The father of a family of six living in a tent in Iqaluit says despite working a full-time job, he cannot afford a place to live in Nunavut’s capital.

Norman Roger Laisa and his family have spent the last three months living in a tent near downtown Iqaluit, heated by a propane tank.

“Barely slept last night just to make sure the tent is all up so my kids won’t get cold,” Laisa said Wednesday after temperatures dropped and the overnight windchill dipped below -30 C.

“Once in a while, I’ll turn on the Coleman stove, even though we got a heater. But sometimes, it’s not really warm. We got to put more blankets over our kids to keep them warm. But we managed to go through a night again.”

Laisa and his family are on the Iqaluit Housing Authority’s wait list for a three-bedroom unit.

The family is one of 170 households waiting for public housing in Iqaluit.

Written by Randy McDonald

October 30, 2015 at 8:37 pm

[LINK] Joe O’Connor in the National Post on the Nunavut suicide epidemic

Joe O’Connor’s heartbreaking National Post article looks at a terrible Canadian social ill.

Rex Uttak liked to laugh, especially when his aunt, Mary Ann Uttak, got him going, as she loved to do, because he could get her right back by cracking a joke or doing something silly. Then they would both start laughing until their eyes watered, and they would try to choke back their giggles until the next joke flew.

That was Rex, says his aunt, an 11-year-old boy full of laughter and light. Mary Ann remembers coming home on August 10, 2013 and seeing her nephew and one of his cousin’s asleep on a living room couch. She touched his cheek and whispered goodnight. By the next morning Rex was dead. The little boy who liked to laugh had hanged himself.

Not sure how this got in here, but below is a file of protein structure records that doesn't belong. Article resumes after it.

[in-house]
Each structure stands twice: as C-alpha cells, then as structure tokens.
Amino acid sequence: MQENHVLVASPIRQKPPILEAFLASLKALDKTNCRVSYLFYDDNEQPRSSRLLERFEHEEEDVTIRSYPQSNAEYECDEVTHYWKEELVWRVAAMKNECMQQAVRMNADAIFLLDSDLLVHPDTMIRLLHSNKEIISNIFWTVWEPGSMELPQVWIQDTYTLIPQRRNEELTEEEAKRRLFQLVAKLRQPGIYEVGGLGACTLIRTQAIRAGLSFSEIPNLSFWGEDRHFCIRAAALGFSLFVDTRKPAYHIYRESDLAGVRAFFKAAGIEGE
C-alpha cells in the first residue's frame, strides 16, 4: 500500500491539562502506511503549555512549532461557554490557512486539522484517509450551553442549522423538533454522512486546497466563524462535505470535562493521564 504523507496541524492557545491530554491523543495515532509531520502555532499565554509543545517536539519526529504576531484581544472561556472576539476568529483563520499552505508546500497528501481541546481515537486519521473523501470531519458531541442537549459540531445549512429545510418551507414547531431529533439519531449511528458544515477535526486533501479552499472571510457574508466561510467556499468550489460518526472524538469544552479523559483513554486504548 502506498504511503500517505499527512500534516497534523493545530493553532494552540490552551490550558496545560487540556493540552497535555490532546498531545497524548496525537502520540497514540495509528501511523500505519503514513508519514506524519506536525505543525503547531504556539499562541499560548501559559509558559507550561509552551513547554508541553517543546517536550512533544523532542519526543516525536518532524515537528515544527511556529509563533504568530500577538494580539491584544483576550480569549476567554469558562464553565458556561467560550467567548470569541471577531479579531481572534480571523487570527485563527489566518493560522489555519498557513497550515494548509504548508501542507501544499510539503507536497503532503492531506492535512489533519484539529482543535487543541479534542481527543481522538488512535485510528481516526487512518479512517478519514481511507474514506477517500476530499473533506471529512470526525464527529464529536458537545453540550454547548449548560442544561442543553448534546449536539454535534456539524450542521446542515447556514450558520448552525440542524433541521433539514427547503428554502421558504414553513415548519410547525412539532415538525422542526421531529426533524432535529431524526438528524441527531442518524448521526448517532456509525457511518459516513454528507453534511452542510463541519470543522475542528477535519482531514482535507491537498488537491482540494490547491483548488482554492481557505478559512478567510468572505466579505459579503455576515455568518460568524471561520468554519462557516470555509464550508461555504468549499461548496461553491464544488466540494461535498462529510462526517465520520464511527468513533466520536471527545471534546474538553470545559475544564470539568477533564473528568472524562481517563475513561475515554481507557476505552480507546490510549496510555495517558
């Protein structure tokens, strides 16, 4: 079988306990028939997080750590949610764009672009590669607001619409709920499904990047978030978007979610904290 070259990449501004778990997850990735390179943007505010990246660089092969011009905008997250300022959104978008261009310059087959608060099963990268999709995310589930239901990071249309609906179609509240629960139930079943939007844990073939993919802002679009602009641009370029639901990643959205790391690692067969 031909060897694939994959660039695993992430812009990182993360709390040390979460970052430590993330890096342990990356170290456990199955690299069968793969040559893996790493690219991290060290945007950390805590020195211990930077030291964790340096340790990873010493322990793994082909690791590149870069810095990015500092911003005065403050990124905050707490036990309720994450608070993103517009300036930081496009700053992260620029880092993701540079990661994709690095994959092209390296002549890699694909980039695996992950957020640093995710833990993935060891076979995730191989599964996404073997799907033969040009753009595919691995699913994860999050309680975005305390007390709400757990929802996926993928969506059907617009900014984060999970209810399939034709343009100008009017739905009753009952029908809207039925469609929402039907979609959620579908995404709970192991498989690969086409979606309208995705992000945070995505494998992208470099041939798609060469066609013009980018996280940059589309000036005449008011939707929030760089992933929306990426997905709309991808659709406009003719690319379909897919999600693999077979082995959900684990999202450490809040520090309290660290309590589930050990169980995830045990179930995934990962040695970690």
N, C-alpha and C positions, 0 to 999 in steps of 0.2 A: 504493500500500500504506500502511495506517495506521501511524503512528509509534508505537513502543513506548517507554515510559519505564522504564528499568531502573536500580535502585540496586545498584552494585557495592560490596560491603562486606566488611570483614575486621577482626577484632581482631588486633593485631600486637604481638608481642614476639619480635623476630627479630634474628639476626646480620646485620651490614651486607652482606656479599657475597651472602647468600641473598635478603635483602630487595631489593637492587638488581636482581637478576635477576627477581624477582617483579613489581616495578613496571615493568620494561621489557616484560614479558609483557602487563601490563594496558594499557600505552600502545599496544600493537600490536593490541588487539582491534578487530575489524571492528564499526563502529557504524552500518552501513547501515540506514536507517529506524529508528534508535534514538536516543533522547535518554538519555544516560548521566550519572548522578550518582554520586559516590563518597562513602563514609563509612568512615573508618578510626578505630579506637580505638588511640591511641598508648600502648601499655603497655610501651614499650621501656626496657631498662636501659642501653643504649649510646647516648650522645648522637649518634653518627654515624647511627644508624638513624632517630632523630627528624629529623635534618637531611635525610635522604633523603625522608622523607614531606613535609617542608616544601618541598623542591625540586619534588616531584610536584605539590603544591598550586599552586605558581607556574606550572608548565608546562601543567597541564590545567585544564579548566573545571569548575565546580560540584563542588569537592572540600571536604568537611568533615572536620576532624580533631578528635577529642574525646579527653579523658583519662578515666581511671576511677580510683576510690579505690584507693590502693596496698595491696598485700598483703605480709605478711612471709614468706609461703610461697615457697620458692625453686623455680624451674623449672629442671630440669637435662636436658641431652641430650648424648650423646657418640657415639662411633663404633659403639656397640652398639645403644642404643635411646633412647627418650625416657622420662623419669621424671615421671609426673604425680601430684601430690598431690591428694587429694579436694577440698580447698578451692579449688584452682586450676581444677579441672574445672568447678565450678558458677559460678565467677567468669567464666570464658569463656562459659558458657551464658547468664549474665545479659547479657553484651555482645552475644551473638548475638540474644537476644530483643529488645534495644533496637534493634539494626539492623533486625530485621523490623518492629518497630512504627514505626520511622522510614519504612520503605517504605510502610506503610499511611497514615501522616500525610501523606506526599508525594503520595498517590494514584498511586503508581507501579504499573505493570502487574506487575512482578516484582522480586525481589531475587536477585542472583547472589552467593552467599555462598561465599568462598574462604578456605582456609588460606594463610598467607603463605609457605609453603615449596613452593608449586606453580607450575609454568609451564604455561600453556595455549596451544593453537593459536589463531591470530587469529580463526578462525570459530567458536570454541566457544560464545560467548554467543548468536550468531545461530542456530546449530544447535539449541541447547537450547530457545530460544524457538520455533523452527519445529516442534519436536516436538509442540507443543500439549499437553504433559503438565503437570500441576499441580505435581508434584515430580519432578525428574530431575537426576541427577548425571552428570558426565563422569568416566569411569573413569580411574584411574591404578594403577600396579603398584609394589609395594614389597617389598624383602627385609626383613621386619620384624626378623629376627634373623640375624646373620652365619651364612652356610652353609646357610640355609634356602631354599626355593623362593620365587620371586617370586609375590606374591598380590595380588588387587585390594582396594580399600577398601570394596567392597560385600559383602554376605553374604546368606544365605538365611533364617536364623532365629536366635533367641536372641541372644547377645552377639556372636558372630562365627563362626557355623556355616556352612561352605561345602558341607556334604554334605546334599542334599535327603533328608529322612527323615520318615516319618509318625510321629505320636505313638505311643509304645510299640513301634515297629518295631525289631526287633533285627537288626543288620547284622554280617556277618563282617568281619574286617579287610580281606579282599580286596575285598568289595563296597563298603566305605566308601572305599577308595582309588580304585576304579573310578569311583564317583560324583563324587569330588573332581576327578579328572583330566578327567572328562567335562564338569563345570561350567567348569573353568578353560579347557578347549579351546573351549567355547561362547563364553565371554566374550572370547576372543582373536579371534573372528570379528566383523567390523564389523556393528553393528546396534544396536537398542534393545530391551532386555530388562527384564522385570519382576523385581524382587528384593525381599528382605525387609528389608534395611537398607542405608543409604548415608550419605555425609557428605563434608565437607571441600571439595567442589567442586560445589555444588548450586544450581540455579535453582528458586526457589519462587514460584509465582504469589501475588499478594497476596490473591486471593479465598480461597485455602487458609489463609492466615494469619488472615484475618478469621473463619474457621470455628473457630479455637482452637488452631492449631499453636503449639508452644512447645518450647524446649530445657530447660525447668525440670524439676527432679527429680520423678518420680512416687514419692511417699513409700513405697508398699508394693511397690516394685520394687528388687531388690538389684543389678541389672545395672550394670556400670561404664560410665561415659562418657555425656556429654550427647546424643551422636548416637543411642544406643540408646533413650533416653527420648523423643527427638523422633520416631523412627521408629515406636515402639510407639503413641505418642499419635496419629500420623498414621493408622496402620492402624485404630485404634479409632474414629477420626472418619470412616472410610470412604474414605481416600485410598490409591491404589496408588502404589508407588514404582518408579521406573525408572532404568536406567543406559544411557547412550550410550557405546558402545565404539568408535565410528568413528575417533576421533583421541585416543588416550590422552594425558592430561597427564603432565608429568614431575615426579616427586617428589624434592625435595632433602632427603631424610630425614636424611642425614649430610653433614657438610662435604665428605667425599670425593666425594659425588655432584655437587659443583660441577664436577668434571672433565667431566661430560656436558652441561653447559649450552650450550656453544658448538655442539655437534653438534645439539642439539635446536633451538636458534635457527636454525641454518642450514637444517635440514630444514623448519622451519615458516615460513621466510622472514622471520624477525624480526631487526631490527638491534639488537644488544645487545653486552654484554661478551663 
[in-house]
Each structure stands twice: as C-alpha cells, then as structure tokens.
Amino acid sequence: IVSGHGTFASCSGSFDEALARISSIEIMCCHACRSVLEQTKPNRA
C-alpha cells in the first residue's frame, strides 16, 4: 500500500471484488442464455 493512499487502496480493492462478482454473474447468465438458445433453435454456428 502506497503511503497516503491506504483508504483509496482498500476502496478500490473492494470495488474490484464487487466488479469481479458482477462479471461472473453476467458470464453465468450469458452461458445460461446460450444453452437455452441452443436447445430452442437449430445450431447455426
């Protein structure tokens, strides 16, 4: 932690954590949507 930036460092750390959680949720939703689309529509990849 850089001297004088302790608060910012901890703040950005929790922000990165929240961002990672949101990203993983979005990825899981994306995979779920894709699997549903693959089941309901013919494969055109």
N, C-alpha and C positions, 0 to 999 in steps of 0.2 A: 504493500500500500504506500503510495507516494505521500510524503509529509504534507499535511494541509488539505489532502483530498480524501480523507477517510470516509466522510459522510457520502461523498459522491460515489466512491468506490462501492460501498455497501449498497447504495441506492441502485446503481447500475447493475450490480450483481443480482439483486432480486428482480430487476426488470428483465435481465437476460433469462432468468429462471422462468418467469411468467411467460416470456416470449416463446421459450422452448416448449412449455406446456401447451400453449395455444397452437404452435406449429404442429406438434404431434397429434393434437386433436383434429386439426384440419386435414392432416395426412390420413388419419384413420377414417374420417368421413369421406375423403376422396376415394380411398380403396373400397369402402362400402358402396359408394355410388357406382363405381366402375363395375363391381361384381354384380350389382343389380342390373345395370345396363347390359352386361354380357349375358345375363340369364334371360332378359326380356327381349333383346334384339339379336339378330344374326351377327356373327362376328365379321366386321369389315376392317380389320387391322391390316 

Rex Uttak was one of 45 Nunavut Inuit to take their own life in 2013, a cascade of tragedies that triggered a special coroner’s inquest into the high rate of suicide in the North that convened in Iqaluit on Sept. 14 and concludes Friday.

Since 1999, 479 Inuit have killed themselves in the territory — by hanging, gun, overdose and stabbing — out of a population of about 28,000. To put the numbers in perspective: an Inuit age 15 years and older is 9.8 times more likely to commit suicide than a Canadian living in the south, while the suicide rate among Inuit children, aged 11-14, is about 50 times the national average. Of the 45 suicides in 2013, 12 were women and 33 were men, mostly between the ages of 15-25.

Rex Uttak was the youngest. The oldest was 72.

Written by Randy McDonald

September 25, 2015 at 7:36 pm

[LINK] “Nunavut communities struggle with junked vehicles”

CBC News’ Kieran Oudshoom reports on a serious problem in Iqaluit, Nunavut’s capital.

It’s that time of year — back to school for students and back to work for adults returning from vacation — and the renewed “rush minute” means the streets in larger Northern communities are packed with vehicles during peak hours.

Making matters worse, hundreds of new cars and trucks arrive in Nunavut by sealift every year with no means of removing the derelict vehicles they’re replacing, and that’s a big problem for communities such as Iqaluit.

Iqaluit Coun. Terry Dobbin says there are nearly 6,000 vehicles in the territory’s capital, but only 30 kilometres of road. He says that’s a huge number given the city’s population, estimated at just above 8,000.

Dealing with old vehicles shouldn’t just be the responsibility of the city, Dobbin says.

“If there was a small import levy that you could place on those vehicles when they were brought into the city, that way a system would be in place — a fund would be in place and available — when it’s time to ship these vehicles back south.”

Written by Randy McDonald

September 1, 2015 at 1:25 am

[LINK] “Nunavut’s social housing faces billion-dollar shortfall”

CBC’s John Van Dusen reports on the appalling housing shortfalls in Nunavut.

More than 3,000 households in Nunavut are estimated to be homeless and waiting for g​overnment-assisted housing, according to the Nunavut Housing Corporation. Under the government agency’s definition, a household can mean parents with children, a single person, or some other family arrangement.

Getting through the backlog can take years.

[. . .]

Half of Nunavut lives in social housing, many of the units overcrowded.

“I’ve seen as high as 22 people staying in a three-bedroom unit that was 1,200 square feet,” said Lori Kimball, the president and CEO of the Nunavut Housing Corporation.

Right now, there are 2,313 households on the waiting list to get into social housing, though Kimball estimates the need is much higher. Many don’t bother applying, she says, because of the severe shortage.

Written by Randy McDonald

August 17, 2015 at 9:56 pm